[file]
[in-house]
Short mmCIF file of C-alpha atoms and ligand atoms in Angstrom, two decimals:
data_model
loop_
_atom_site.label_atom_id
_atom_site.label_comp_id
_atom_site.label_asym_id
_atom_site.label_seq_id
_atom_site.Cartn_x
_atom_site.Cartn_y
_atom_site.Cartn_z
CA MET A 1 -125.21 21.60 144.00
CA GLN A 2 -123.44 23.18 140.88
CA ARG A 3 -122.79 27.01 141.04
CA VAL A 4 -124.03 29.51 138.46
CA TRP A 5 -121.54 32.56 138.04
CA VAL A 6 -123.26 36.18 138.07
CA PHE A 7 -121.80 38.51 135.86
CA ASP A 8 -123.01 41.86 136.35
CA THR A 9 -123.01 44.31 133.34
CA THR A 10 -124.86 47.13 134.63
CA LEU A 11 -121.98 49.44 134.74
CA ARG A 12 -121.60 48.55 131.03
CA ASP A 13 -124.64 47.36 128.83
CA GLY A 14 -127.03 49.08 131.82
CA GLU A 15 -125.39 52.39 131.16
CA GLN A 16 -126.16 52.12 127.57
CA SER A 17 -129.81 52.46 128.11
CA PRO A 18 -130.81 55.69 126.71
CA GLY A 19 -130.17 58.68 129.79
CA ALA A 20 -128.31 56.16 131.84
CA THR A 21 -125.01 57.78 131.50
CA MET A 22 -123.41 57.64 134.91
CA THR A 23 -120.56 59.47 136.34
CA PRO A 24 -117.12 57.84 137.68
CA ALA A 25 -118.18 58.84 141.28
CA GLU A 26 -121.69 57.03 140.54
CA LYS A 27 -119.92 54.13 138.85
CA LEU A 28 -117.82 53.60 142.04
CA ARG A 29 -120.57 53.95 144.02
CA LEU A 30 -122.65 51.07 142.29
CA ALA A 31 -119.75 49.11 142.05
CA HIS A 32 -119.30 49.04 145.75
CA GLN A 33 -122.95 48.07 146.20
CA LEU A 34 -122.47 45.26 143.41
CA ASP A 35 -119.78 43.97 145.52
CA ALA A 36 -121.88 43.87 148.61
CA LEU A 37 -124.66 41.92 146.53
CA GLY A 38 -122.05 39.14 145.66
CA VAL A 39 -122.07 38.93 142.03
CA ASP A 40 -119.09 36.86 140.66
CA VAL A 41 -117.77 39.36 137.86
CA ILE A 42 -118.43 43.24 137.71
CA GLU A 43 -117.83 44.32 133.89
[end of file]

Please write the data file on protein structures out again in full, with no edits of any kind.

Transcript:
[in-house]
Short mmCIF file of C-alpha atoms and ligand atoms in Angstrom, two decimals:
data_model
loop_
_atom_site.label_atom_id
_atom_site.label_comp_id
_atom_site.label_asym_id
_atom_site.label_seq_id
_atom_site.Cartn_x
_atom_site.Cartn_y
_atom_site.Cartn_z
CA MET A 1 -125.21 21.60 144.00
CA GLN A 2 -123.44 23.18 140.88
CA ARG A 3 -122.79 27.01 141.04
CA VAL A 4 -124.03 29.51 138.46
CA TRP A 5 -121.54 32.56 138.04
CA VAL A 6 -123.26 36.18 138.07
CA PHE A 7 -121.80 38.51 135.86
CA ASP A 8 -123.01 41.86 136.35
CA THR A 9 -123.01 44.31 133.34
CA THR A 10 -124.86 47.13 134.63
CA LEU A 11 -121.98 49.44 134.74
CA ARG A 12 -121.60 48.55 131.03
CA ASP A 13 -124.64 47.36 128.83
CA GLY A 14 -127.03 49.08 131.82
CA GLU A 15 -125.39 52.39 131.16
CA GLN A 16 -126.16 52.12 127.57
CA SER A 17 -129.81 52.46 128.11
CA PRO A 18 -130.81 55.69 126.71
CA GLY A 19 -130.17 58.68 129.79
CA ALA A 20 -128.31 56.16 131.84
CA THR A 21 -125.01 57.78 131.50
CA MET A 22 -123.41 57.64 134.91
CA THR A 23 -120.56 59.47 136.34
CA PRO A 24 -117.12 57.84 137.68
CA ALA A 25 -118.18 58.84 141.28
CA GLU A 26 -121.69 57.03 140.54
CA LYS A 27 -119.92 54.13 138.85
CA LEU A 28 -117.82 53.60 142.04
CA ARG A 29 -120.57 53.95 144.02
CA LEU A 30 -122.65 51.07 142.29
CA ALA A 31 -119.75 49.11 142.05
CA HIS A 32 -119.30 49.04 145.75
CA GLN A 33 -122.95 48.07 146.20
CA LEU A 34 -122.47 45.26 143.41
CA ASP A 35 -119.78 43.97 145.52
CA ALA A 36 -121.88 43.87 148.61
CA LEU A 37 -124.66 41.92 146.53
CA GLY A 38 -122.05 39.14 145.66
CA VAL A 39 -122.07 38.93 142.03
CA ASP A 40 -119.09 36.86 140.66
CA VAL A 41 -117.77 39.36 137.86
CA ILE A 42 -118.43 43.24 137.71
CA GLU A 43 -117.83 44.32 133.89